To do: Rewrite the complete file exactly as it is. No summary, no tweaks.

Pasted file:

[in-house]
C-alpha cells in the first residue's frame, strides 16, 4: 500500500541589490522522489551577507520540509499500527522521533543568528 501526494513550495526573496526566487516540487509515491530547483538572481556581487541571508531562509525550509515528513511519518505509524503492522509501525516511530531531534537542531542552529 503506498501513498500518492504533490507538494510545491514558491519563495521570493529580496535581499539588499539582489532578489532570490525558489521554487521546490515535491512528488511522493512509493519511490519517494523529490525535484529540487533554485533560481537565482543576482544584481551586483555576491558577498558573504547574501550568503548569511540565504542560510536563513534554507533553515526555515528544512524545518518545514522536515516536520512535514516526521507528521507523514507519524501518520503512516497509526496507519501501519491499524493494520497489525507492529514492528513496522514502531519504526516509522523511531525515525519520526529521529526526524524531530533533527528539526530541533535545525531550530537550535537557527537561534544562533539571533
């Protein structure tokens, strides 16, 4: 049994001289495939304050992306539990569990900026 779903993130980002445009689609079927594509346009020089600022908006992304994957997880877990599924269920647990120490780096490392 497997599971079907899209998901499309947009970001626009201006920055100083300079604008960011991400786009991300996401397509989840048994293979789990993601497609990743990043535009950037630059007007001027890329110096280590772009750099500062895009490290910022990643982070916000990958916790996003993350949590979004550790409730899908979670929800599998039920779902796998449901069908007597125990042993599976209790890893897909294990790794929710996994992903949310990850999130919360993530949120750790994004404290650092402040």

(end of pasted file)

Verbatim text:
[in-house]
C-alpha cells in the first residue's frame, strides 16, 4: 500500500541589490522522489551577507520540509499500527522521533543568528 501526494513550495526573496526566487516540487509515491530547483538572481556581487541571508531562509525550509515528513511519518505509524503492522509501525516511530531531534537542531542552529 503506498501513498500518492504533490507538494510545491514558491519563495521570493529580496535581499539588499539582489532578489532570490525558489521554487521546490515535491512528488511522493512509493519511490519517494523529490525535484529540487533554485533560481537565482543576482544584481551586483555576491558577498558573504547574501550568503548569511540565504542560510536563513534554507533553515526555515528544512524545518518545514522536515516536520512535514516526521507528521507523514507519524501518520503512516497509526496507519501501519491499524493494520497489525507492529514492528513496522514502531519504526516509522523511531525515525519520526529521529526526524524531530533533527528539526530541533535545525531550530537550535537557527537561534544562533539571533
């Protein structure tokens, strides 16, 4: 049994001289495939304050992306539990569990900026 779903993130980002445009689609079927594509346009020089600022908006992304994957997880877990599924269920647990120490780096490392 497997599971079907899209998901499309947009970001626009201006920055100083300079604008960011991400786009991300996401397509989840048994293979789990993601497609990743990043535009950037630059007007001027890329110096280590772009750099500062895009490290910022990643982070916000990958916790996003993350949590979004550790409730899908979670929800599998039920779902796998449901069908007597125990042993599976209790890893897909294990790794929710996994992903949310990850999130919360993530949120750790994004404290650092402040």